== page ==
Q&A with carbon markets and COP (Article 6, Improving Market Transparency and Quality, and Bright prospects) with Stephen Marketfrey, Director of Ecological Market Initiative, and Genevav Bennett, Director of Communications.
Genevav Bennett Peace Hello Stephen! COP26 starts this weekend. How are you doing now?
Stephen Donfrioio- Busy! After announcing last month that $ 20 billion will be spent on volunteer carbon markets in 2021, the eco-market space team is excited about our information and insights. This is from both returning stakeholders, if you are new to the carbon market.
I will be at COP for two weeks, with data and market developments across multiple panels (listed here – and looking for time to connect with any of the readers of this blog in Glasgow!) He seems to be able to understand. And all this time, the impact of climate change on our natural world has become so normal and commonplace that it cannot be ignored. It is now in the process of “climate change”.
In response, carbon credit sellers have updated their ecosystem market capitalization in their daily e-commerce accounting on demand. We have also extended the release date for two new versions of the Em Data Intelligence and Analytics Dashboard.
For our EM respondents, we are thrilled to be able to first create advanced data filters and tools to create customized views of business prices and rates and to provide meta record editions and pensions. In addition, we have updated our public dashboard version to fulfill our mission of providing public data, insights and information.
Article 6, which regulates carbon trade, is one of the last sections of the Paris Constitution, and the agreement must still be broken. What do we need to know about those negotiations?
A.D. In 2019 in Madrid, negotiations under Article 6 went a long way in designing a pretty strong and transparent system. But they are not complete, and we really saved a lot of hard work for COP26.
The issues to be negotiated are pretty technical, but the main thing is that we have to decide, first, how to keep accounting around the global reductions in order to avoid “double” countries and individual actors, and the second question is how to download CDM.
By the way, these issues only come to the forefront of the centralized trading system, the global carbon market. There is a clearer way for bilateral cooperation between national or regional carbon clubs.
There is a lot going on in these negotiations. We are hearing how countries are not interested enough, financially not enough, this country or that country is ruining everything. Article 6 How big is the agreement?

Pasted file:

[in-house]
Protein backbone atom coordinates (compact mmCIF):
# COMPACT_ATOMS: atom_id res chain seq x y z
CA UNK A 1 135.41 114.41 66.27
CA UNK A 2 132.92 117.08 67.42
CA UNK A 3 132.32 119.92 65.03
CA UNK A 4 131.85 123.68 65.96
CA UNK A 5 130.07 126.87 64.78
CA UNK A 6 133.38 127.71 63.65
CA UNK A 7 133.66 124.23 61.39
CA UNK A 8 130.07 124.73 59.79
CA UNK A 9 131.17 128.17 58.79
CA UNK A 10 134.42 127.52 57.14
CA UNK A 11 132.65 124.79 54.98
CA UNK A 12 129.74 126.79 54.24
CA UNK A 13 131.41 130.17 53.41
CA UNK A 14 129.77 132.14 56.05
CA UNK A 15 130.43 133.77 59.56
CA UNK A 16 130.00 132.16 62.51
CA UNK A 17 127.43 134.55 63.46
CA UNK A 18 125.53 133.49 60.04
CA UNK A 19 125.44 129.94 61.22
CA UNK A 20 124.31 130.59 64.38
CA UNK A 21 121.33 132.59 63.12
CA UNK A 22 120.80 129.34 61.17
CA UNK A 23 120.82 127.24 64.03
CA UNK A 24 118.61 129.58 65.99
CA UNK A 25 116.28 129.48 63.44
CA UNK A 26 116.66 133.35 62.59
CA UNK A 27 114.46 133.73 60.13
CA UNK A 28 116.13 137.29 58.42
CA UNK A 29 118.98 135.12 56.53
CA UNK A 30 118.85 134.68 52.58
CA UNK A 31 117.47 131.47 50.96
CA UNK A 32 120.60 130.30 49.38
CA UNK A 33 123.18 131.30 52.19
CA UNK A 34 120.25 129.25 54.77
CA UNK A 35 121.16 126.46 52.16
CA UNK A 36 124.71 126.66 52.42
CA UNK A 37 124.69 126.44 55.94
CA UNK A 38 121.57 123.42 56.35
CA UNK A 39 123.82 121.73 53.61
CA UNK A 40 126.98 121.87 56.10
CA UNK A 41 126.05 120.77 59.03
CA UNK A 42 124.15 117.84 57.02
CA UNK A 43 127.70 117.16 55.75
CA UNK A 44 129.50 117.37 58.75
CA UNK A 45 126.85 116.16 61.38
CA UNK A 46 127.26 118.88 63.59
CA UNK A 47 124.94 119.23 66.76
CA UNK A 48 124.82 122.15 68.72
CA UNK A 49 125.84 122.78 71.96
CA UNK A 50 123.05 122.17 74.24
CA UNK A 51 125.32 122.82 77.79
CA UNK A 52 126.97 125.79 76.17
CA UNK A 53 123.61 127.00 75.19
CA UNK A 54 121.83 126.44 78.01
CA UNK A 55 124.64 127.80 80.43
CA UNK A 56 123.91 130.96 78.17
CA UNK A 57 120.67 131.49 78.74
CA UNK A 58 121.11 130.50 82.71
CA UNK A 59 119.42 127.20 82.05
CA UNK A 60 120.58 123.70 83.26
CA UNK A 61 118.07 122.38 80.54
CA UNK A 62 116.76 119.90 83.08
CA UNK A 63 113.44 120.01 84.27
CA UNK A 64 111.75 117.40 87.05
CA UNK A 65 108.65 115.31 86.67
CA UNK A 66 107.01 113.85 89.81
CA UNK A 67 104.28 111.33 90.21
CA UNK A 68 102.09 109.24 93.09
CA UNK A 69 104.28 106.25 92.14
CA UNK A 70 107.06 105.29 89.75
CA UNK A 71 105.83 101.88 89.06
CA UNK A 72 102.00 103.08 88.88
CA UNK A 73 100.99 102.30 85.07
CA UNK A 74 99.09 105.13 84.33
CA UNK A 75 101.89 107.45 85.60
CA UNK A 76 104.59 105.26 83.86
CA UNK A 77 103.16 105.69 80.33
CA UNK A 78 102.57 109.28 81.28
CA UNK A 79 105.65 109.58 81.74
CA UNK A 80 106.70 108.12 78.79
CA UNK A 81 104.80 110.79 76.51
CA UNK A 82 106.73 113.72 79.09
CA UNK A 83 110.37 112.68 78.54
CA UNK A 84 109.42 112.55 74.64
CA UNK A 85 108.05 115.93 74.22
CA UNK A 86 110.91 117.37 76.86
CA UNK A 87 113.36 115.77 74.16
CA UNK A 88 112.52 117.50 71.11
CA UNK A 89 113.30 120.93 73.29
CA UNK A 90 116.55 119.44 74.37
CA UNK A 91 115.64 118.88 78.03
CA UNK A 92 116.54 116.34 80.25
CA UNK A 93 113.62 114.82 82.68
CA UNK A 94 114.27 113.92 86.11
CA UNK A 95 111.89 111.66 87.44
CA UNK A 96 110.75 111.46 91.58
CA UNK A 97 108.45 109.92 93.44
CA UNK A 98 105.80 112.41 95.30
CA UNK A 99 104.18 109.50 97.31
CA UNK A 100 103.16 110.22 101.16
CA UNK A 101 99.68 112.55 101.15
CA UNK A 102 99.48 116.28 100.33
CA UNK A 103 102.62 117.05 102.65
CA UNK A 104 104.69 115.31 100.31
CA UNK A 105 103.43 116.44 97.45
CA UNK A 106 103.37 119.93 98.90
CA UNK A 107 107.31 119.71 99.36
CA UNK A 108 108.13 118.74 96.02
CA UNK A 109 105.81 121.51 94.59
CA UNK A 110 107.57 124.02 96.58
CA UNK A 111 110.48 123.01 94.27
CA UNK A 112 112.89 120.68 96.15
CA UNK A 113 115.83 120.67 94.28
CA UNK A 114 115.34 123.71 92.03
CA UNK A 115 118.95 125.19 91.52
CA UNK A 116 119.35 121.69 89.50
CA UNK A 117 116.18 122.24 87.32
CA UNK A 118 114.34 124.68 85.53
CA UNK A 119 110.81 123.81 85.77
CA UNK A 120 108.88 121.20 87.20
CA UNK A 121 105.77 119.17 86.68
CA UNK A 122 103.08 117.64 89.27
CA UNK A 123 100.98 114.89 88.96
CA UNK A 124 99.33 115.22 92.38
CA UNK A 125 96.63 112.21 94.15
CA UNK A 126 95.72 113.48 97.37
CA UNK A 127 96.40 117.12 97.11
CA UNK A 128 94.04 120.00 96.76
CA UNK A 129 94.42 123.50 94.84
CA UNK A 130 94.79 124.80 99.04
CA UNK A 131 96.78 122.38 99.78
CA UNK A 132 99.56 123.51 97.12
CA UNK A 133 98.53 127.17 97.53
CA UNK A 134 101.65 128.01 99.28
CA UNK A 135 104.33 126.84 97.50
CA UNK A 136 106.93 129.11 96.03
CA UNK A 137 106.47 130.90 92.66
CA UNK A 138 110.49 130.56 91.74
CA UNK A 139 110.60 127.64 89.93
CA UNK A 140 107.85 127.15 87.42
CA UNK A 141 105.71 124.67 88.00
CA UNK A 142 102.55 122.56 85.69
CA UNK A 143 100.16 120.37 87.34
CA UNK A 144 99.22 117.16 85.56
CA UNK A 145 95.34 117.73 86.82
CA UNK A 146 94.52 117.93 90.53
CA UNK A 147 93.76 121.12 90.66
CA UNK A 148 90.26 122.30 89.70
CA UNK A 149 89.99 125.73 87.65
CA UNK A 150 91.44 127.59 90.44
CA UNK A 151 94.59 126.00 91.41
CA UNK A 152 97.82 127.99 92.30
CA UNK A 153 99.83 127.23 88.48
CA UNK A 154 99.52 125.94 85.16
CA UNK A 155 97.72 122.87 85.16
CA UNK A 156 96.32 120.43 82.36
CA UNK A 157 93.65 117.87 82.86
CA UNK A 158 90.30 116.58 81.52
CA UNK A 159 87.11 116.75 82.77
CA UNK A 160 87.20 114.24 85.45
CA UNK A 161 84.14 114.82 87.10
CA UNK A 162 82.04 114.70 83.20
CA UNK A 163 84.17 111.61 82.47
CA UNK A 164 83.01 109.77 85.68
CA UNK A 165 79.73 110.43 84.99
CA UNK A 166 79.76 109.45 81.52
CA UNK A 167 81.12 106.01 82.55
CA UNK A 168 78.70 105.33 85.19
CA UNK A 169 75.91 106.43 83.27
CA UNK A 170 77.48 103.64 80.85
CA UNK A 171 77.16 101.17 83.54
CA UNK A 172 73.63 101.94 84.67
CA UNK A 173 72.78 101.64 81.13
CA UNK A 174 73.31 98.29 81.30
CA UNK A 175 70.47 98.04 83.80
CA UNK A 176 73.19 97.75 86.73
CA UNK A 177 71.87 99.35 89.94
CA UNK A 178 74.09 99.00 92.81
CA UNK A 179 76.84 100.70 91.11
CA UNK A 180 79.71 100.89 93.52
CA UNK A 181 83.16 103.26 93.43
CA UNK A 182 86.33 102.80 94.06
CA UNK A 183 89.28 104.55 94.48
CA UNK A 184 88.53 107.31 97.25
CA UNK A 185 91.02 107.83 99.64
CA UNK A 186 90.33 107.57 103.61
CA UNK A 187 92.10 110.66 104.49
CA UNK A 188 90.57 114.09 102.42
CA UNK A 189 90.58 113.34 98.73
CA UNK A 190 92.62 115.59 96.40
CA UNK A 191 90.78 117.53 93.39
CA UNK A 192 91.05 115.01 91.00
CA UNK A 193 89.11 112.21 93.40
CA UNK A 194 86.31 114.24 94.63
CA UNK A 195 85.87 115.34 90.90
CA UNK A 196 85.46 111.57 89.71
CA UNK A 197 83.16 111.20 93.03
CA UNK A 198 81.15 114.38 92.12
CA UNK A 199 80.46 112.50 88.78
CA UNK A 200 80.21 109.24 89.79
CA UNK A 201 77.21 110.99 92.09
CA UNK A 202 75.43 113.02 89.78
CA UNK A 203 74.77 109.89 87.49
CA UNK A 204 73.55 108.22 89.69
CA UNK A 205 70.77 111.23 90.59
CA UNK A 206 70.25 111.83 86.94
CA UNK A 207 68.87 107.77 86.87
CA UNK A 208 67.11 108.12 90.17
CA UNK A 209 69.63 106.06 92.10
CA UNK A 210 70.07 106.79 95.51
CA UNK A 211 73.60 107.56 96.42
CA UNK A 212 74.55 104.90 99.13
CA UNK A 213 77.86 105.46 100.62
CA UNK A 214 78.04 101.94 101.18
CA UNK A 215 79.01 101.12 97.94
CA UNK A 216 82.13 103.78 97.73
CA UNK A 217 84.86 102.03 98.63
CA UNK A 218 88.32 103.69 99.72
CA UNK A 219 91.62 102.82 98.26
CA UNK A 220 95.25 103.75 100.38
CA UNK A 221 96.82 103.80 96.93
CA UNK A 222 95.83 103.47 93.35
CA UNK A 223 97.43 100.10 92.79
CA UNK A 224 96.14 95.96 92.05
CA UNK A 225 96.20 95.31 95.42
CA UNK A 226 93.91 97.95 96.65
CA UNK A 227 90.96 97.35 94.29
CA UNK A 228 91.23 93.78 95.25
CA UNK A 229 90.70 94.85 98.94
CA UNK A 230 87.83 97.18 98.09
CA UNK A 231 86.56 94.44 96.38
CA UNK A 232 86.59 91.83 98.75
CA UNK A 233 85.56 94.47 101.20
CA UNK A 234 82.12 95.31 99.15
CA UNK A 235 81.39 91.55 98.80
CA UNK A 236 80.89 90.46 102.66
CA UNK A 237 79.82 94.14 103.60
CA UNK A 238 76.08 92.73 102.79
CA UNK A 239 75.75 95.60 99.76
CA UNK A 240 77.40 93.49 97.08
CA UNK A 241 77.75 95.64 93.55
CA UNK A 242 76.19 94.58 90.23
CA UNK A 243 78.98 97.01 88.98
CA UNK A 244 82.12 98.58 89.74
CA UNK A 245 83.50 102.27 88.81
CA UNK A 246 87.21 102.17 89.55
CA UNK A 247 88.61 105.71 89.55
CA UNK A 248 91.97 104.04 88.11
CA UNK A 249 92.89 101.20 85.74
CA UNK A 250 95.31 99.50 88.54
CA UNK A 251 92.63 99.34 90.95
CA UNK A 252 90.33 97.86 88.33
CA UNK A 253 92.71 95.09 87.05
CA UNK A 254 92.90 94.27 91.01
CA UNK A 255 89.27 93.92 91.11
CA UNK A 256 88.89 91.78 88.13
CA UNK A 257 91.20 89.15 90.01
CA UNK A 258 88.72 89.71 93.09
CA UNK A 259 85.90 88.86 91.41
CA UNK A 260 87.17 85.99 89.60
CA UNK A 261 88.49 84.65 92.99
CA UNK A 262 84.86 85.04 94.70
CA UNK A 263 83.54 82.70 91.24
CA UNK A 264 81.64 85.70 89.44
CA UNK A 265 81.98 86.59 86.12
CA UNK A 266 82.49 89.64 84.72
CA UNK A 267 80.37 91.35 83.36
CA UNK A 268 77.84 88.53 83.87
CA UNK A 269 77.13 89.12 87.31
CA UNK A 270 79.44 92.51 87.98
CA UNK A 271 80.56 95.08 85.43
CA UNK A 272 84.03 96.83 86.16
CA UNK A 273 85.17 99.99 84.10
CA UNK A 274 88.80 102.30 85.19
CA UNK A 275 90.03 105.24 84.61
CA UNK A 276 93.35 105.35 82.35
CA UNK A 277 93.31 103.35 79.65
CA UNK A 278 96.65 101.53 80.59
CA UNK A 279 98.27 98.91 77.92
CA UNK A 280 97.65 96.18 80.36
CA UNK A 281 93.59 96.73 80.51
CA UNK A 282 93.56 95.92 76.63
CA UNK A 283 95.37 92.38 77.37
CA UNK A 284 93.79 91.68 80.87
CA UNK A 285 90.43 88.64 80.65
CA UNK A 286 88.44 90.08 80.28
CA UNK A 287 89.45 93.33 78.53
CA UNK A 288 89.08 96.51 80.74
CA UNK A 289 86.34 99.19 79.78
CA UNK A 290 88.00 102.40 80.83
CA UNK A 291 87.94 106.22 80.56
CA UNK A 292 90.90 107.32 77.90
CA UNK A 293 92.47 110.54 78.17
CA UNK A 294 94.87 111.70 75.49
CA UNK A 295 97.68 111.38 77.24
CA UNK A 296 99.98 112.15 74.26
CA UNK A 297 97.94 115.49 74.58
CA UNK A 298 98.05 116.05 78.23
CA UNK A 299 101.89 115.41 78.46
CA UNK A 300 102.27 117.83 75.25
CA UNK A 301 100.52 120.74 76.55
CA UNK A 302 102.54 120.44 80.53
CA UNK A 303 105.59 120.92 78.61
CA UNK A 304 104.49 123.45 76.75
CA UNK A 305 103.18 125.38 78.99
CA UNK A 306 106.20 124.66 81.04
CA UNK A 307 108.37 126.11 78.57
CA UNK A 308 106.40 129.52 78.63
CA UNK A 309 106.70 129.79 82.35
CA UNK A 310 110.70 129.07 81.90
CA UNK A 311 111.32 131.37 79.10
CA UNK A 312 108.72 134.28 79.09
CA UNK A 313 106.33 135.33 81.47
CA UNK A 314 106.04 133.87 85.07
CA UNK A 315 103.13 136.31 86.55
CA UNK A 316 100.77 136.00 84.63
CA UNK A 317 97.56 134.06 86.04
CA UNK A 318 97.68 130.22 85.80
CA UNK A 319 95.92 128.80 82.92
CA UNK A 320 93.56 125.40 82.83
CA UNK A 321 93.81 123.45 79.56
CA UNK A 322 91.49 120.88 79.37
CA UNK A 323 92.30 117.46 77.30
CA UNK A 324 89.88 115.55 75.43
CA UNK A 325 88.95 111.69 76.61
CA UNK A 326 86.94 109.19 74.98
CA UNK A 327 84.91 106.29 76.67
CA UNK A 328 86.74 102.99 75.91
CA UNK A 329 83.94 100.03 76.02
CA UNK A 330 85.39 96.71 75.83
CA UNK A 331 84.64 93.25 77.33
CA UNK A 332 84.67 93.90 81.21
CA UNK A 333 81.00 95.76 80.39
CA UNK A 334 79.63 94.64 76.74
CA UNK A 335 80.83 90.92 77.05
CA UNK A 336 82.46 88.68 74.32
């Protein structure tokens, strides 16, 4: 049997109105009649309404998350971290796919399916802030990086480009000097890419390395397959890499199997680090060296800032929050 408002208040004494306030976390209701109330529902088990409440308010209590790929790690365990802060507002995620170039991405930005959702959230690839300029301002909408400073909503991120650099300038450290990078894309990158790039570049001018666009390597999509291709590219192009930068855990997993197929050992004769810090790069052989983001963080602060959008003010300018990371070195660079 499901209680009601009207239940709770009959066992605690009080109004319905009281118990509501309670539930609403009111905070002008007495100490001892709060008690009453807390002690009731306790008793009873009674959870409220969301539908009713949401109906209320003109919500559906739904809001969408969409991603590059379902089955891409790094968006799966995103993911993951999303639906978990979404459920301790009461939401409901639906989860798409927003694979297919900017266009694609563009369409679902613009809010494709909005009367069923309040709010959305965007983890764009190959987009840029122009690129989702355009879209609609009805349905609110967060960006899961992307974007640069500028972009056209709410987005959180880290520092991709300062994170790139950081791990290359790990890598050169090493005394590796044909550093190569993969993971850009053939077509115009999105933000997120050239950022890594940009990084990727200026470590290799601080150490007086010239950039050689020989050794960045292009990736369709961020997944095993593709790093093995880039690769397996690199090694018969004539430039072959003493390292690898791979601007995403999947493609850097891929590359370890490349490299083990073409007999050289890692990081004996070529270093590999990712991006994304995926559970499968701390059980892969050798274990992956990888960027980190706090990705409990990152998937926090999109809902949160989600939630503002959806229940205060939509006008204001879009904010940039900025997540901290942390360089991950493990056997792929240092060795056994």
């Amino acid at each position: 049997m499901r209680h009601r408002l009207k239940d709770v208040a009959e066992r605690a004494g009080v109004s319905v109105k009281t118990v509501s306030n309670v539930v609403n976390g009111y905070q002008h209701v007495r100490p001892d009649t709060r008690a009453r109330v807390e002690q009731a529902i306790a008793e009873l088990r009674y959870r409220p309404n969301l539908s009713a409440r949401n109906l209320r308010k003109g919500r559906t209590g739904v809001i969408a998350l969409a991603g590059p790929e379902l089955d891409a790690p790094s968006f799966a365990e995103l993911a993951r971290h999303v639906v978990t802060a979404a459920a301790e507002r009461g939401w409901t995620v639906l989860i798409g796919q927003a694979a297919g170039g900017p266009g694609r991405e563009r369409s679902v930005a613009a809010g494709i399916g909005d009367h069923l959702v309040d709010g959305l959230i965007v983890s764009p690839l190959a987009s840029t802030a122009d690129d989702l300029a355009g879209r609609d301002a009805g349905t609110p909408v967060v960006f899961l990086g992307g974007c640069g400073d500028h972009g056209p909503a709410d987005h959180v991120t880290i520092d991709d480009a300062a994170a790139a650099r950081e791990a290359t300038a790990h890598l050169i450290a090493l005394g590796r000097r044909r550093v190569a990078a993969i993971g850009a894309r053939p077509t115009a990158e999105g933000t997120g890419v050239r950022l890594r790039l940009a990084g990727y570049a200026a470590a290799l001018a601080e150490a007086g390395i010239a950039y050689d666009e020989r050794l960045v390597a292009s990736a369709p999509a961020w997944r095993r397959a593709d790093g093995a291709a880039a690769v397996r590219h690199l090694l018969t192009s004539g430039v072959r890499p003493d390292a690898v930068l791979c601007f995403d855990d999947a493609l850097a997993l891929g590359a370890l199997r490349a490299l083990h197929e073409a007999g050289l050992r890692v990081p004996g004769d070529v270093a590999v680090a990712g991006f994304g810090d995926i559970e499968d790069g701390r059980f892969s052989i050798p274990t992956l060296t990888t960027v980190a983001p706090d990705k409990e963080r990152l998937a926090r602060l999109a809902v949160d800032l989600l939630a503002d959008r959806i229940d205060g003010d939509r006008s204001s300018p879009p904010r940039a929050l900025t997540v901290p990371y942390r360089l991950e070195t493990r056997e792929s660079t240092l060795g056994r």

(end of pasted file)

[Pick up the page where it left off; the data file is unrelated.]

Two-thirds of the countries have said they will definitely use Article 6 to meet their NDCs. So it is important. I think there is a sense of urgency among most people at the negotiating table for this to happen.
Under Article 6, countries create incentives for them to go beyond their NDCs because they can sell that additional discount to other countries. That opens up a quick line for climate solutions.
Carbon marketing techniques help you find low-cost solutions. he said. Economic Analysis If you invest in climate change mitigation, you can double your demand for climate change at no extra cost.
Second, you will create a signal of interest that will attract more private investment to sustainable projects, which is important for sustainable development. This is a great opportunity to drive the wave of green finance to countries and places that need it.
Let me put you in place. Do we see a Article 6 agreement in Glasgow?
These are tough negotiations, but again this year there is a sense of urgency. But there is also the feeling that there must be a real deal or you will create all the gaps that will ruin Paris’s efforts. So there may be disagreements between adjustments and adjustments.
Many observers agree that no agreement is better than no agreement at all. In the meantime, Article 6 has not been resolved, especially since it can do a lot outside the framework of the United Nations.
Yes, the private sector does not seem to be waiting for UNFCCC. That has been a very interesting trend in the last two years. For me, it’s really a little unexpected – despite these delays, a global epidemic, many companies and cities and universities continue to hold the reins and move forward with their own action plans.
Absolutely – we are seeing a dramatic increase in demand in completely voluntary carbon markets.
Companies have set high net zero targets, and many are using carbon credits to withstand that five percent or more emissions. Such as emissions from a business trip, or from elsewhere in your supply chain and you do not have direct control.
In September, we estimate that this will be the first billion-year year for volunteer markets. There is more demand than we have seen in the sixteen years we have been in the market. And that has started to raise prices.
Personally, I think this is a good thing. We are seeing those who are willing to pay more to reduce emissions, and especially those who are willing to pay for all these other benefits, to save forests in the Amazon or get clean cooking stoves for families in Africa – which is especially good for women – or sustainable agriculture, and so on.
Carbon markets are becoming a major driver of sustainable development. I think all this time there is a focus on the technical issues of the Cop Negotiations or the market opportunities that everyone enjoys in London and New York.
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View points from expert analysis and comments from the forest trade team.
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